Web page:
Excerpt from Death In Bagheria, publishing next month
Thursday, March 24, 1870
“As I was saying, it can be delightful here, especially a little later in the spring and summer, after working the dining room all night long, carrying trays and platters and whatnots up and down the stairs. And at night when the stars cover the heavens, oh my!” She pointed to the gargantuan mass in the east. “And you can see the fires of Etna and hear the ghost of Empedocles wail.”
“Who?” Rosa asked.
“Empedocles, ma’am. He jumped into the volcano.”
The maid shrugged.
“Look at it, the mountain with its peak in the clouds. Can’t you see the fire coming from its maw?” Serafina asked.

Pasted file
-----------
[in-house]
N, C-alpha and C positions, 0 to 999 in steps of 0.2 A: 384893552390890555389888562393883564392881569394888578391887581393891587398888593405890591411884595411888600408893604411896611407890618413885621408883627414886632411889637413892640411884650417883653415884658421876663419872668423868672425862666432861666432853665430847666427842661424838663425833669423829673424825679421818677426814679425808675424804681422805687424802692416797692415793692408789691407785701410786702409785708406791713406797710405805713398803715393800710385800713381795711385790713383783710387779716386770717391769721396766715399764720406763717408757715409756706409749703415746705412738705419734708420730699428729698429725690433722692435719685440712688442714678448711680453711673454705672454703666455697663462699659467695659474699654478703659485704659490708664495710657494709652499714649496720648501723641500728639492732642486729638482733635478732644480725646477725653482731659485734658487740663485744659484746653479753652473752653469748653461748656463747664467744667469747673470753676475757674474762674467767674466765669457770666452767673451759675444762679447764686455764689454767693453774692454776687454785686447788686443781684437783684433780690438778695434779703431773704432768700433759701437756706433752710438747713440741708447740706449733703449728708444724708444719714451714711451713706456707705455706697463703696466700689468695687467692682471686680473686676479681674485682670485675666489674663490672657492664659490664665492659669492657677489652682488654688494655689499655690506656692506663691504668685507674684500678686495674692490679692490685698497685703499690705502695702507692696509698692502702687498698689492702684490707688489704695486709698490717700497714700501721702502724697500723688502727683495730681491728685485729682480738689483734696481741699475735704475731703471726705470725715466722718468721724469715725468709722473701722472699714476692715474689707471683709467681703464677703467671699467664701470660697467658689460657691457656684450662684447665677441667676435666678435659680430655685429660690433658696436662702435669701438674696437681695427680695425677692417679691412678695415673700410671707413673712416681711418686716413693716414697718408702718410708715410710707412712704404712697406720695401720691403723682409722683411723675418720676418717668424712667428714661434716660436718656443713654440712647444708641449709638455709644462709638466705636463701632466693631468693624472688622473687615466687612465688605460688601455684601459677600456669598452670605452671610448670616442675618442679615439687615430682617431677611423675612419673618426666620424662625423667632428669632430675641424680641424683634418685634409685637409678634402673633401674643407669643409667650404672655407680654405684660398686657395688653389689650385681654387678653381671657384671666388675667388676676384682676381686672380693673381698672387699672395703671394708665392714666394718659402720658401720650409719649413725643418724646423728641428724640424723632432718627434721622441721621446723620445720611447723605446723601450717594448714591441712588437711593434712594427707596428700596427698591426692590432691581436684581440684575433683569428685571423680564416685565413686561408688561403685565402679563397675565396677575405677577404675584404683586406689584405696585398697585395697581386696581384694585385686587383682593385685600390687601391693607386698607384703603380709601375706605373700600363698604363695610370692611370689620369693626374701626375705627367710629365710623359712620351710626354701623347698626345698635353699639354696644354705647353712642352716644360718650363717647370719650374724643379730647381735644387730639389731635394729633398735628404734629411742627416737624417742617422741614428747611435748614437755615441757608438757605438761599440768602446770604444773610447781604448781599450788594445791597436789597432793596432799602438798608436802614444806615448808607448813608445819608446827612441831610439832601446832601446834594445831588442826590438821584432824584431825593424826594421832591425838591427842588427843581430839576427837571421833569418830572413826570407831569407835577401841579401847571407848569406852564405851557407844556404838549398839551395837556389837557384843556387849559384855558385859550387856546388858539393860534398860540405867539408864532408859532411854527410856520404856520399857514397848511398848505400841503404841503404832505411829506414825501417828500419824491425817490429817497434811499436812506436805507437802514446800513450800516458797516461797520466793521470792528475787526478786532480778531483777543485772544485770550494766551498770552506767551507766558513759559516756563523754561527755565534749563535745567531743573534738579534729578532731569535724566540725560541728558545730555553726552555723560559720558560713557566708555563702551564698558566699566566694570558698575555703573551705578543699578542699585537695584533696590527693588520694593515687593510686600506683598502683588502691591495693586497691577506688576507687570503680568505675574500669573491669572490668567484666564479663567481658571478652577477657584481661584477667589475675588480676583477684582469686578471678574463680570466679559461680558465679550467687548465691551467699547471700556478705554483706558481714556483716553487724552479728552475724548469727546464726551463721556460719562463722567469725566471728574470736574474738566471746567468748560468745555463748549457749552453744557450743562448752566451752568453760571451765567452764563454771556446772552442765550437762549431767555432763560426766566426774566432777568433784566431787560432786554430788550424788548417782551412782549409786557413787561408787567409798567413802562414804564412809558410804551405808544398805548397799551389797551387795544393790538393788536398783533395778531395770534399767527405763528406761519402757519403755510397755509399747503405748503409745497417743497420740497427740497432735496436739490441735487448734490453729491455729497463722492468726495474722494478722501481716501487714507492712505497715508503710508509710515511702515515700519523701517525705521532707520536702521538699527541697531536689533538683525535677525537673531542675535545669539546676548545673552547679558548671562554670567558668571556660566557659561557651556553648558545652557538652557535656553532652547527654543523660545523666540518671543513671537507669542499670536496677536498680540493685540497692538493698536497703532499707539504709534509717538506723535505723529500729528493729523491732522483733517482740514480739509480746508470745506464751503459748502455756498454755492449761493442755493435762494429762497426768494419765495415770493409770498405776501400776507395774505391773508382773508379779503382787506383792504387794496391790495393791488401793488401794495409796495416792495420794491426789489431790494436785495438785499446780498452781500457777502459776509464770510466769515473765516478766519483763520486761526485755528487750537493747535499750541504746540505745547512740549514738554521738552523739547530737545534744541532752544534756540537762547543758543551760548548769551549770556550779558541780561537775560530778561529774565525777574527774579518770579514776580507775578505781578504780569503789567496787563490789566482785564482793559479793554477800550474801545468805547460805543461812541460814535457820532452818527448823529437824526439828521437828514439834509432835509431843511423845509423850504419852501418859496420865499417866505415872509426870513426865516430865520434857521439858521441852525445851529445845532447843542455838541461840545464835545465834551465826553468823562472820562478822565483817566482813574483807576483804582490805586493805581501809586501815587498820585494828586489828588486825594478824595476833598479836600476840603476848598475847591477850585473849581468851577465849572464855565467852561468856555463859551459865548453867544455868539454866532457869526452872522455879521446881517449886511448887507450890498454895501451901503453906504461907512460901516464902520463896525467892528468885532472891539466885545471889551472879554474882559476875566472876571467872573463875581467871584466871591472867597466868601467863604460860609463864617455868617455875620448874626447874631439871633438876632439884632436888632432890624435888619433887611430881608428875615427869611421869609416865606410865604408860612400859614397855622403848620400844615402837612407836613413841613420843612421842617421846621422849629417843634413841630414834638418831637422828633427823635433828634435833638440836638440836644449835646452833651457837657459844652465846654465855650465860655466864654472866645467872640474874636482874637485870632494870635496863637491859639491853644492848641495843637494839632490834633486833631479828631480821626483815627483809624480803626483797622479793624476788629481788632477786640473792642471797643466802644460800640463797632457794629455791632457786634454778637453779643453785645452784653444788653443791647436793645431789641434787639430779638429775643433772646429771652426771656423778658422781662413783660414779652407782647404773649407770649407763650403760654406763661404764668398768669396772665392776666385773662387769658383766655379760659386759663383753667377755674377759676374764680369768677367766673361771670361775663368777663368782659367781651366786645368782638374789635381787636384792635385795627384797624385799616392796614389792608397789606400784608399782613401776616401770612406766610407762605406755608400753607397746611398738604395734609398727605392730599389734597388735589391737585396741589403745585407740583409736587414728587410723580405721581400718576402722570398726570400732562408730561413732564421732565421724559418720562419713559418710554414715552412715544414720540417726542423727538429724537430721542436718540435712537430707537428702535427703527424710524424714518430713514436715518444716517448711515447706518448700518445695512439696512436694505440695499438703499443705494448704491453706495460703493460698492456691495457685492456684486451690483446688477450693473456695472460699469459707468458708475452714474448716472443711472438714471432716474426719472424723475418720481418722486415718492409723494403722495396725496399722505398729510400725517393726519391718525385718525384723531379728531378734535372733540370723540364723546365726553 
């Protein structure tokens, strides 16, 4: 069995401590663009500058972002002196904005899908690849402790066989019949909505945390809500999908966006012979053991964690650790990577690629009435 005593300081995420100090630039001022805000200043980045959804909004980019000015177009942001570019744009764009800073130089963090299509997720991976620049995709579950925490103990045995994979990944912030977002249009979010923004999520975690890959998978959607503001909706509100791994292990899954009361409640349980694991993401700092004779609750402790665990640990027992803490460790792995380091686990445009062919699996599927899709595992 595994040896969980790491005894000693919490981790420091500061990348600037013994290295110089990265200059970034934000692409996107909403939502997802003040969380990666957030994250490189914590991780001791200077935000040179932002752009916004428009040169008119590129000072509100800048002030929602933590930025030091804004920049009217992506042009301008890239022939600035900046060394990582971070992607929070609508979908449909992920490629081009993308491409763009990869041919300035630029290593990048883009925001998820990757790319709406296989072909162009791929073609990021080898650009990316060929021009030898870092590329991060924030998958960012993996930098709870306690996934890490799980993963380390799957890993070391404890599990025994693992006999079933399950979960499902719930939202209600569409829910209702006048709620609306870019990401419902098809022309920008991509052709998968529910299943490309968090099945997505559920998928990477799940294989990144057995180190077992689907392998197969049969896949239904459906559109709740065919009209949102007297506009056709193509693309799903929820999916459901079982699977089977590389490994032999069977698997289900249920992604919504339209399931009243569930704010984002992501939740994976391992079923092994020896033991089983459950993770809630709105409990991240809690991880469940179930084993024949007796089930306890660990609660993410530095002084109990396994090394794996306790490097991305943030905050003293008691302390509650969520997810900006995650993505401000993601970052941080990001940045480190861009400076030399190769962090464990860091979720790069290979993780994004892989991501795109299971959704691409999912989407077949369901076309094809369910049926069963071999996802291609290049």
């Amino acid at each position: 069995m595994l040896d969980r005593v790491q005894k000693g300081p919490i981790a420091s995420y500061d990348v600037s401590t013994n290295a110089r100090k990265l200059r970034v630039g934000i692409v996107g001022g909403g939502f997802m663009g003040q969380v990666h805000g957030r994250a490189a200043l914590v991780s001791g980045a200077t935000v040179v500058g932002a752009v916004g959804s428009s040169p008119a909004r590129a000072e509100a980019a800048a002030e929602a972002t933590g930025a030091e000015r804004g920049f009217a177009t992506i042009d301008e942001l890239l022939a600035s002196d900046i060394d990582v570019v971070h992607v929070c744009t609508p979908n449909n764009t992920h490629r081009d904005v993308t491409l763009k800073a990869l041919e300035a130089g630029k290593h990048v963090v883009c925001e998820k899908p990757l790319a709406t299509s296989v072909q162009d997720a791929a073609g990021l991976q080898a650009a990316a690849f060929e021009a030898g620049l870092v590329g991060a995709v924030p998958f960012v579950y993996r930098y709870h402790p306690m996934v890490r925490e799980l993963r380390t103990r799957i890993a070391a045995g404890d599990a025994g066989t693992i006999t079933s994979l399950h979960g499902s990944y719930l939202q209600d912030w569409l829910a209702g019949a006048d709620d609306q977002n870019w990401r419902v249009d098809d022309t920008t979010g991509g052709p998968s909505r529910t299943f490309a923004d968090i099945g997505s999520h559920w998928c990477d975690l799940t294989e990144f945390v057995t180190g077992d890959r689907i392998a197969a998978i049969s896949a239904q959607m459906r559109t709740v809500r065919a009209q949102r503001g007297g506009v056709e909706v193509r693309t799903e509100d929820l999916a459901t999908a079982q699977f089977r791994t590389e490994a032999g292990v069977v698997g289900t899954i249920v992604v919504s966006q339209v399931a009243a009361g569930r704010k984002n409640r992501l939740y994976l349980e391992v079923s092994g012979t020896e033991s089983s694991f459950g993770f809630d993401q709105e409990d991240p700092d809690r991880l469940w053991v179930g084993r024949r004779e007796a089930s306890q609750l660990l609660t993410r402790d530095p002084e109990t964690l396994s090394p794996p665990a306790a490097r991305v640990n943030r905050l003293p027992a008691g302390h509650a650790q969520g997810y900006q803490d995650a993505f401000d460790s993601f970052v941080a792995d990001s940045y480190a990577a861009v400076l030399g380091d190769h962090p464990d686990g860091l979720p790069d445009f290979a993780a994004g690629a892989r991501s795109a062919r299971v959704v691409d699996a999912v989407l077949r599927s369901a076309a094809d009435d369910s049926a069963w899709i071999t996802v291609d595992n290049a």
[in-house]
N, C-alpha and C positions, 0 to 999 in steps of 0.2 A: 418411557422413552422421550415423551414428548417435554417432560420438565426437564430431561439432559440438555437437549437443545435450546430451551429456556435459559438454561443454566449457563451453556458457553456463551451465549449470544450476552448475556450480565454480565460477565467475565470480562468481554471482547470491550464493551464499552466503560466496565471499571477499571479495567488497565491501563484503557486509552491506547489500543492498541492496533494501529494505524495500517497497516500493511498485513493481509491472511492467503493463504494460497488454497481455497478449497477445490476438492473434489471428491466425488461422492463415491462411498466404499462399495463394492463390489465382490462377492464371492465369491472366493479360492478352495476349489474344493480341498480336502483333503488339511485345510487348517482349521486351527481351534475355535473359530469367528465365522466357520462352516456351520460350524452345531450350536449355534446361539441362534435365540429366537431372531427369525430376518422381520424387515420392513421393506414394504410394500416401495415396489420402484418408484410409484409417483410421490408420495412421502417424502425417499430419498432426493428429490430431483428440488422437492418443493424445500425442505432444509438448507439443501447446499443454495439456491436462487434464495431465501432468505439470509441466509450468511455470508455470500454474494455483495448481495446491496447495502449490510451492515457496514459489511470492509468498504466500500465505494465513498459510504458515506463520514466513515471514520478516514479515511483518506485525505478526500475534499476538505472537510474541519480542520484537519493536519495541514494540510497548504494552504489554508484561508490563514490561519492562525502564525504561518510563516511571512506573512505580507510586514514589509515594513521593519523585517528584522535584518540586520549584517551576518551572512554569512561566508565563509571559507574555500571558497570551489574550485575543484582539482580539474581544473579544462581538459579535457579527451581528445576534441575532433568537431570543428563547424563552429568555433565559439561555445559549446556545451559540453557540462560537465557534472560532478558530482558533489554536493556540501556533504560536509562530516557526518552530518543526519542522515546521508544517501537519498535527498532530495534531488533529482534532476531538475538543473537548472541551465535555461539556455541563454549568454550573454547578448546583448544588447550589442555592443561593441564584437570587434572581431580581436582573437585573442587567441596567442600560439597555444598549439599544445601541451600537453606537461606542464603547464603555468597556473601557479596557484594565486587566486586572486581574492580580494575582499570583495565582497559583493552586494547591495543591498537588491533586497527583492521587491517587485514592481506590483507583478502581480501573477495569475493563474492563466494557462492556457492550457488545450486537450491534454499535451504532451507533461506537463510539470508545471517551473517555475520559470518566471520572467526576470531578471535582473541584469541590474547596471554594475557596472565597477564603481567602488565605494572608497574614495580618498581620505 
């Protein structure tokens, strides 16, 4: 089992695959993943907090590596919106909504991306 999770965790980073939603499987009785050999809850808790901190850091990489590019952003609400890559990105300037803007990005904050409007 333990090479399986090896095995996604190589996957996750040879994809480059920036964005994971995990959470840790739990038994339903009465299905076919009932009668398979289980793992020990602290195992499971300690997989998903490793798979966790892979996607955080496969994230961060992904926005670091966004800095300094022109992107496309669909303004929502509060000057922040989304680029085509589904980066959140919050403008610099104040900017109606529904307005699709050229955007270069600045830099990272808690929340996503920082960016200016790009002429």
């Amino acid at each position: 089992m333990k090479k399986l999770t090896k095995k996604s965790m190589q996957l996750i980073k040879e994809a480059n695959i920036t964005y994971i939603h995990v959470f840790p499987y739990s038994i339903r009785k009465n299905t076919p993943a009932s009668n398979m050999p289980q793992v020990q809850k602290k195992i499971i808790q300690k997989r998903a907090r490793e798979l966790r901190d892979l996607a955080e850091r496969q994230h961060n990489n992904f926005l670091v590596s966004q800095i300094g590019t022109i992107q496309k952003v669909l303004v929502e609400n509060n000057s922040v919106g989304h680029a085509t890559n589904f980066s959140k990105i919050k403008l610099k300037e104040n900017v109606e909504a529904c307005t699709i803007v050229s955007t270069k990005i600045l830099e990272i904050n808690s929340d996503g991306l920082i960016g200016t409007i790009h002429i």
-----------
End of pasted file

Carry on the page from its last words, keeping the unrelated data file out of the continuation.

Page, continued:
Rosa shook her head.
Lina held her arm straight and still, gesturing toward the volcano’s mouth.
“How can you not see it? It’s that huge mountain right in front of us, grey black at the base, a few houses running up its side, white around its peak, smoke and fiery ash spitting out of its mouth!” Once again, as she described it to Rosa, Serafina felt herself drawn to Etna’s power and unpredictable rage. Slowly she led her friend closer to the edge, her arm rigid, her finger pointing to the view, the madam shaking her head, Serafina straining to show her what only a blind person could fail to see, unaware of how close they’d come to the railing. “Can’t you see the spurts of fire?” Serafina asked.
Photo: Mount Etna from the air. Credit: gnuckx (Flickr), Creative Commons.